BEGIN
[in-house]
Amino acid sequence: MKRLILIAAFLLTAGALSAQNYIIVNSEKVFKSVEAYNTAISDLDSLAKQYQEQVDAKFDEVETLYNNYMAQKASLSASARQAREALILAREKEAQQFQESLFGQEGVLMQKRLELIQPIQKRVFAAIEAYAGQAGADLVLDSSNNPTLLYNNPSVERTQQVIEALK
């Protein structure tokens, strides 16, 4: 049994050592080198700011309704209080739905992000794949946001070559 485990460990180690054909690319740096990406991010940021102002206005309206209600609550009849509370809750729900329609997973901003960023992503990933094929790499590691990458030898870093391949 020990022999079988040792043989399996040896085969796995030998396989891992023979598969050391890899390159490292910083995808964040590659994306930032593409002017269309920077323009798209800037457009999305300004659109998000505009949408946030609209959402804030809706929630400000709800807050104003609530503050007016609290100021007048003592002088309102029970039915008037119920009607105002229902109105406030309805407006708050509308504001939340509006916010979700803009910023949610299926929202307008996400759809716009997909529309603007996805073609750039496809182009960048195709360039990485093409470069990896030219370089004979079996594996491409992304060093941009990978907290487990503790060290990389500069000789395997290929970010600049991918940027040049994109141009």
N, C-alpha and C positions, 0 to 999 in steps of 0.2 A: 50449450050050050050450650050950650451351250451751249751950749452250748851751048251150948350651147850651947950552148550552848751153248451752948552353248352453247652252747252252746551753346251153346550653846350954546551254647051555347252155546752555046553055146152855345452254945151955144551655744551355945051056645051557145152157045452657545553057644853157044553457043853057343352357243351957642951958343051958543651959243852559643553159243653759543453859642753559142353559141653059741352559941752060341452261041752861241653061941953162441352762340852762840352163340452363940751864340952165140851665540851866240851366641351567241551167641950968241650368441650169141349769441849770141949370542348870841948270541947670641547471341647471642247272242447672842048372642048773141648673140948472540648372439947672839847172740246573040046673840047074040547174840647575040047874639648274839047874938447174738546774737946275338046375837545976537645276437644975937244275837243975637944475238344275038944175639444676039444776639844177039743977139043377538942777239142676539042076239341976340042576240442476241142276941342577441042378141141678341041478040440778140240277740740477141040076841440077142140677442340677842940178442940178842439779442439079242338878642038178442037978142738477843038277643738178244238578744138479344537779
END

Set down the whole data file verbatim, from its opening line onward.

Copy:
[in-house]
Amino acid sequence: MKRLILIAAFLLTAGALSAQNYIIVNSEKVFKSVEAYNTAISDLDSLAKQYQEQVDAKFDEVETLYNNYMAQKASLSASARQAREALILAREKEAQQFQESLFGQEGVLMQKRLELIQPIQKRVFAAIEAYAGQAGADLVLDSSNNPTLLYNNPSVERTQQVIEALK
């Protein structure tokens, strides 16, 4: 049994050592080198700011309704209080739905992000794949946001070559 485990460990180690054909690319740096990406991010940021102002206005309206209600609550009849509370809750729900329609997973901003960023992503990933094929790499590691990458030898870093391949 020990022999079988040792043989399996040896085969796995030998396989891992023979598969050391890899390159490292910083995808964040590659994306930032593409002017269309920077323009798209800037457009999305300004659109998000505009949408946030609209959402804030809706929630400000709800807050104003609530503050007016609290100021007048003592002088309102029970039915008037119920009607105002229902109105406030309805407006708050509308504001939340509006916010979700803009910023949610299926929202307008996400759809716009997909529309603007996805073609750039496809182009960048195709360039990485093409470069990896030219370089004979079996594996491409992304060093941009990978907290487990503790060290990389500069000789395997290929970010600049991918940027040049994109141009």
N, C-alpha and C positions, 0 to 999 in steps of 0.2 A: 50449450050050050050450650050950650451351250451751249751950749452250748851751048251150948350651147850651947950552148550552848751153248451752948552353248352453247652252747252252746551753346251153346550653846350954546551254647051555347252155546752555046553055146152855345452254945151955144551655744551355945051056645051557145152157045452657545553057644853157044553457043853057343352357243351957642951958343051958543651959243852559643553159243653759543453859642753559142353559141653059741352559941752060341452261041752861241653061941953162441352762340852762840352163340452363940751864340952165140851665540851866240851366641351567241551167641950968241650368441650169141349769441849770141949370542348870841948270541947670641547471341647471642247272242447672842048372642048773141648673140948472540648372439947672839847172740246573040046673840047074040547174840647575040047874639648274839047874938447174738546774737946275338046375837545976537645276437644975937244275837243975637944475238344275038944175639444676039444776639844177039743977139043377538942777239142676539042076239341976340042576240442476241142276941342577441042378141141678341041478040440778140240277740740477141040076841440077142140677442340677842940178442940178842439779442439079242338878642038178442037978142738477843038277643738178244238578744138479344537779